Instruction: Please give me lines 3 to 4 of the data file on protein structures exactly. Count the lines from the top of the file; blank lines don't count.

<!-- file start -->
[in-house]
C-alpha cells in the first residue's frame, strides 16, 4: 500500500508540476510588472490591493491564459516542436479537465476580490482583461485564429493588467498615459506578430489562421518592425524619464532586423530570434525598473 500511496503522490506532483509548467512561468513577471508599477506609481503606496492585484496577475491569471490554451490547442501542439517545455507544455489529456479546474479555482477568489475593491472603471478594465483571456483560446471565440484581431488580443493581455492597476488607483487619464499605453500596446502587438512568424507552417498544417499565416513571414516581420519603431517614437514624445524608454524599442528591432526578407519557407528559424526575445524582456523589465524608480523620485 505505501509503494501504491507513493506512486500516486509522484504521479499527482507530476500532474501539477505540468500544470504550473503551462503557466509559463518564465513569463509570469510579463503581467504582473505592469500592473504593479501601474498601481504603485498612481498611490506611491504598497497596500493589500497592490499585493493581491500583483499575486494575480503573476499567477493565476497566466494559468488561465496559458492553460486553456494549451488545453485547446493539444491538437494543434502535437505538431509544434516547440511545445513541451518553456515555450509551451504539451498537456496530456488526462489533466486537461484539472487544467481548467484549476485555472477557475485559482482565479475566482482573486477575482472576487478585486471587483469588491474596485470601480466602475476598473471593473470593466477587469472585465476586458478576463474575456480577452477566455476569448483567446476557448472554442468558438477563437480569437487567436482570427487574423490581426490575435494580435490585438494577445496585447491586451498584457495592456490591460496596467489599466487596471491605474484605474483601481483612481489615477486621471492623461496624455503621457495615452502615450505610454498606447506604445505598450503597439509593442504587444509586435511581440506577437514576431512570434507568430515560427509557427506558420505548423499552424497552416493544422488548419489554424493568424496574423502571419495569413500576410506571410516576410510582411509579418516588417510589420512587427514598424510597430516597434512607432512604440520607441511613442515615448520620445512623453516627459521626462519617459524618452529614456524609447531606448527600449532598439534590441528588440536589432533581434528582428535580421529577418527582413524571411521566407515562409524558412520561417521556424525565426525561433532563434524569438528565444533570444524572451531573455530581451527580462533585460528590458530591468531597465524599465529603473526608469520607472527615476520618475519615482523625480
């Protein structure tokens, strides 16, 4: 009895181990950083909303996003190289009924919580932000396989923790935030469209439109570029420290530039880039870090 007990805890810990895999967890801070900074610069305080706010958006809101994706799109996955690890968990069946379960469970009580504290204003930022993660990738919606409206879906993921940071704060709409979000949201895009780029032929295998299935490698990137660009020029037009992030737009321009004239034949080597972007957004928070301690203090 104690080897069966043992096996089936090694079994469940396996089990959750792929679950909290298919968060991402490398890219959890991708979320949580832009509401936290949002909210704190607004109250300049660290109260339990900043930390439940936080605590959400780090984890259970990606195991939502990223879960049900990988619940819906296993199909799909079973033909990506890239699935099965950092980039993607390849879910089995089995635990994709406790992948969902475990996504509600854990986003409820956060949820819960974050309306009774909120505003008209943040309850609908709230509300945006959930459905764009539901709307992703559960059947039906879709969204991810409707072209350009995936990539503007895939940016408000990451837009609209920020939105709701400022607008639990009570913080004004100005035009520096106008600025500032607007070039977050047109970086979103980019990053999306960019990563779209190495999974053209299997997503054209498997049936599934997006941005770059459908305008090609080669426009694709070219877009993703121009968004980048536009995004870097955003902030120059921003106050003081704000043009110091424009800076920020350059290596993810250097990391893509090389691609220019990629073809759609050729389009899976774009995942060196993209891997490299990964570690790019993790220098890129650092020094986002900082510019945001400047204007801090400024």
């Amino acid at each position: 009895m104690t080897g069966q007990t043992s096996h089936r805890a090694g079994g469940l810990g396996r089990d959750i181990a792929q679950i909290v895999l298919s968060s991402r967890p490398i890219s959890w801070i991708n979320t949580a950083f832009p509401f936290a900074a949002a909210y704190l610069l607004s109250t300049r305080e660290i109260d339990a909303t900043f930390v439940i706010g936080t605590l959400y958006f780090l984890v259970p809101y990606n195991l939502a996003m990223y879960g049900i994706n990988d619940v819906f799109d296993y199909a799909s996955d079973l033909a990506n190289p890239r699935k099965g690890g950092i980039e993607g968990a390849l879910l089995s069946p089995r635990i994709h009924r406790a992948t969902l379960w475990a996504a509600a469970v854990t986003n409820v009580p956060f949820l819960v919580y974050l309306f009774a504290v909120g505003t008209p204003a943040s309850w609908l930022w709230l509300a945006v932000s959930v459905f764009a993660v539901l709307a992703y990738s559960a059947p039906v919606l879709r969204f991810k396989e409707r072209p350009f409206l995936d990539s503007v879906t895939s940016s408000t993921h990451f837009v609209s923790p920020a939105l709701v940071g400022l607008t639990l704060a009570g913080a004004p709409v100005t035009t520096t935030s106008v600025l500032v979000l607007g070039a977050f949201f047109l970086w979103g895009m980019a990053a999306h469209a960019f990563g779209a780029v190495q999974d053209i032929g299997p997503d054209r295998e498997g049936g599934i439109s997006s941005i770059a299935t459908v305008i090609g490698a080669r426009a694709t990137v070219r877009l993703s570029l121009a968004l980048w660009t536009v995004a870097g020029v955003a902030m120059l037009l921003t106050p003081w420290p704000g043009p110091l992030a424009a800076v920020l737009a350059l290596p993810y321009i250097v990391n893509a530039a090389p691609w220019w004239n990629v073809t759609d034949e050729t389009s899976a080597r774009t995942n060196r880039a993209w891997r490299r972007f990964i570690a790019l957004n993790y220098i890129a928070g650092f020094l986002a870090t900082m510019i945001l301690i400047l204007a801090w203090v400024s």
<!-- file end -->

């Protein structure tokens, strides 16, 4: 009895181990950083909303996003190289009924919580932000396989923790935030469209439109570029420290530039880039870090 007990805890810990895999967890801070900074610069305080706010958006809101994706799109996955690890968990069946379960469970009580504290204003930022993660990738919606409206879906993921940071704060709409979000949201895009780029032929295998299935490698990137660009020029037009992030737009321009004239034949080597972007957004928070301690203090 104690080897069966043992096996089936090694079994469940396996089990959750792929679950909290298919968060991402490398890219959890991708979320949580832009509401936290949002909210704190607004109250300049660290109260339990900043930390439940936080605590959400780090984890259970990606195991939502990223879960049900990988619940819906296993199909799909079973033909990506890239699935099965950092980039993607390849879910089995089995635990994709406790992948969902475990996504509600854990986003409820956060949820819960974050309306009774909120505003008209943040309850609908709230509300945006959930459905764009539901709307992703559960059947039906879709969204991810409707072209350009995936990539503007895939940016408000990451837009609209920020939105709701400022607008639990009570913080004004100005035009520096106008600025500032607007070039977050047109970086979103980019990053999306960019990563779209190495999974053209299997997503054209498997049936599934997006941005770059459908305008090609080669426009694709070219877009993703121009968004980048536009995004870097955003902030120059921003106050003081704000043009110091424009800076920020350059290596993810250097990391893509090389691609220019990629073809759609050729389009899976774009995942060196993209891997490299990964570690790019993790220098890129650092020094986002900082510019945001400047204007801090400024």
């Amino acid at each position: 009895m104690t080897g069966q007990t043992s096996h089936r805890a090694g079994g469940l810990g396996r089990d959750i181990a792929q679950i909290v895999l298919s968060s991402r967890p490398i890219s959890w801070i991708n979320t949580a950083f832009p509401f936290a900074a949002a909210y704190l610069l607004s109250t300049r305080e660290i109260d339990a909303t900043f930390v439940i706010g936080t605590l959400y958006f780090l984890v259970p809101y990606n195991l939502a996003m990223y879960g049900i994706n990988d619940v819906f799109d296993y199909a799909s996955d079973l033909a990506n190289p890239r699935k099965g690890g950092i980039e993607g968990a390849l879910l089995s069946p089995r635990i994709h009924r406790a992948t969902l379960w475990a996504a509600a469970v854990t986003n409820v009580p956060f949820l819960v919580y974050l309306f009774a504290v909120g505003t008209p204003a943040s309850w609908l930022w709230l509300a945006v932000s959930v459905f764009a993660v539901l709307a992703y990738s559960a059947p039906v919606l879709r969204f991810k396989e409707r072209p350009f409206l995936d990539s503007v879906t895939s940016s408000t993921h990451f837009v609209s923790p920020a939105l709701v940071g400022l607008t639990l704060a009570g913080a004004p709409v100005t035009t520096t935030s106008v600025l500032v979000l607007g070039a977050f949201f047109l970086w979103g895009m980019a990053a999306h469209a960019f990563g779209a780029v190495q999974d053209i032929g299997p997503d054209r295998e498997g049936g599934i439109s997006s941005i770059a299935t459908v305008i090609g490698a080669r426009a694709t990137v070219r877009l993703s570029l121009a968004l980048w660009t536009v995004a870097g020029v955003a902030m120059l037009l921003t106050p003081w420290p704000g043009p110091l992030a424009a800076v920020l737009a350059l290596p993810y321009i250097v990391n893509a530039a090389p691609w220019w004239n990629v073809t759609d034949e050729t389009s899976a080597r774009t995942n060196r880039a993209w891997r490299r972007f990964i570690a790019l957004n993790y220098i890129a928070g650092f020094l986002a870090t900082m510019i945001l301690i400047l204007a801090w203090v400024s």